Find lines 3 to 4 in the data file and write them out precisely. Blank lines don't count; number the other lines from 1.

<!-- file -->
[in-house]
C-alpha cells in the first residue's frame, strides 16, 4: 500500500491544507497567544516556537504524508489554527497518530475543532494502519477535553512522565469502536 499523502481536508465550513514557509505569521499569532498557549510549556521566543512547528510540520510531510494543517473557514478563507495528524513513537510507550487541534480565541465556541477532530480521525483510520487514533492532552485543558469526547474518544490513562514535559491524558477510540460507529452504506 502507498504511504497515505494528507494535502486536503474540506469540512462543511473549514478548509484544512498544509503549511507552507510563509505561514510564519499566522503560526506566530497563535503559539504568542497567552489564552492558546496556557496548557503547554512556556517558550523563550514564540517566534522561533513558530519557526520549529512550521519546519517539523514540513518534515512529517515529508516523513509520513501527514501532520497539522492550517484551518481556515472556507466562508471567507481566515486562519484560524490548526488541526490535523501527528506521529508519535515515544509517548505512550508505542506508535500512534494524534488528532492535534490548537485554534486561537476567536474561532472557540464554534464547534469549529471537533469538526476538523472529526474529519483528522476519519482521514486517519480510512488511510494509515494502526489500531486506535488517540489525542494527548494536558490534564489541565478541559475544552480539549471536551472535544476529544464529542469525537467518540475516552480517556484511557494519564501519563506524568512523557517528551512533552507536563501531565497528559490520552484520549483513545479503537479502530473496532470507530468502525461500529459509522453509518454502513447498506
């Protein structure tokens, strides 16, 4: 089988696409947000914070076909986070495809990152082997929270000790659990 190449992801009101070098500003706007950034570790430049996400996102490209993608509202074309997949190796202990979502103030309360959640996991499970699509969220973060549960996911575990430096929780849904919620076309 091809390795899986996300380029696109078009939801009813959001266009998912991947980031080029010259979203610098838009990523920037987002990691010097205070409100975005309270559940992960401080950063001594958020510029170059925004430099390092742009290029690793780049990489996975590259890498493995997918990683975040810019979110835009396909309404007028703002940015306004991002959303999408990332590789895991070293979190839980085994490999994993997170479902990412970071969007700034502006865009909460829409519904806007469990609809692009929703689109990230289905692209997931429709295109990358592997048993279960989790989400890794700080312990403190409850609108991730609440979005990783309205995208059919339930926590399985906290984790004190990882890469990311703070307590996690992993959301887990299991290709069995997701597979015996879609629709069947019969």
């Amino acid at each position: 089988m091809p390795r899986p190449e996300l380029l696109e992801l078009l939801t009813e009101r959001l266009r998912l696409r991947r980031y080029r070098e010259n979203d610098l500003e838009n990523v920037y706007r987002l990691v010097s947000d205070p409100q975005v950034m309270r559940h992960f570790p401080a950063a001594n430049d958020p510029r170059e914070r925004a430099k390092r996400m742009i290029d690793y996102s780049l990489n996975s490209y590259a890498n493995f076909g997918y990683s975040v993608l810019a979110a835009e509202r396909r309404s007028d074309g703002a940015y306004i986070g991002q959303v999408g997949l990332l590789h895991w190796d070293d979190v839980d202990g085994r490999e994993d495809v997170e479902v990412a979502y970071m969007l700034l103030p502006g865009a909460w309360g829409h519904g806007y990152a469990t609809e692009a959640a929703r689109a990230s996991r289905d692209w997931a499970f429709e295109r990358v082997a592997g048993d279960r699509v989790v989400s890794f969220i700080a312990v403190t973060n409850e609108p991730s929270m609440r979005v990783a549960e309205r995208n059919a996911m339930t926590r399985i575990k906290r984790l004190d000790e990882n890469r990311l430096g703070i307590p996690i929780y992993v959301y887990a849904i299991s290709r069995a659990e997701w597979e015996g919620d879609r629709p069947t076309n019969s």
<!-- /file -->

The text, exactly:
């Protein structure tokens, strides 16, 4: 089988696409947000914070076909986070495809990152082997929270000790659990 190449992801009101070098500003706007950034570790430049996400996102490209993608509202074309997949190796202990979502103030309360959640996991499970699509969220973060549960996911575990430096929780849904919620076309 091809390795899986996300380029696109078009939801009813959001266009998912991947980031080029010259979203610098838009990523920037987002990691010097205070409100975005309270559940992960401080950063001594958020510029170059925004430099390092742009290029690793780049990489996975590259890498493995997918990683975040810019979110835009396909309404007028703002940015306004991002959303999408990332590789895991070293979190839980085994490999994993997170479902990412970071969007700034502006865009909460829409519904806007469990609809692009929703689109990230289905692209997931429709295109990358592997048993279960989790989400890794700080312990403190409850609108991730609440979005990783309205995208059919339930926590399985906290984790004190990882890469990311703070307590996690992993959301887990299991290709069995997701597979015996879609629709069947019969």
């Amino acid at each position: 089988m091809p390795r899986p190449e996300l380029l696109e992801l078009l939801t009813e009101r959001l266009r998912l696409r991947r980031y080029r070098e010259n979203d610098l500003e838009n990523v920037y706007r987002l990691v010097s947000d205070p409100q975005v950034m309270r559940h992960f570790p401080a950063a001594n430049d958020p510029r170059e914070r925004a430099k390092r996400m742009i290029d690793y996102s780049l990489n996975s490209y590259a890498n493995f076909g997918y990683s975040v993608l810019a979110a835009e509202r396909r309404s007028d074309g703002a940015y306004i986070g991002q959303v999408g997949l990332l590789h895991w190796d070293d979190v839980d202990g085994r490999e994993d495809v997170e479902v990412a979502y970071m969007l700034l103030p502006g865009a909460w309360g829409h519904g806007y990152a469990t609809e692009a959640a929703r689109a990230s996991r289905d692209w997931a499970f429709e295109r990358v082997a592997g048993d279960r699509v989790v989400s890794f969220i700080a312990v403190t973060n409850e609108p991730s929270m609440r979005v990783a549960e309205r995208n059919a996911m339930t926590r399985i575990k906290r984790l004190d000790e990882n890469r990311l430096g703070i307590p996690i929780y992993v959301y887990a849904i299991s290709r069995a659990e997701w597979e015996g919620d879609r629709p069947t076309n019969s």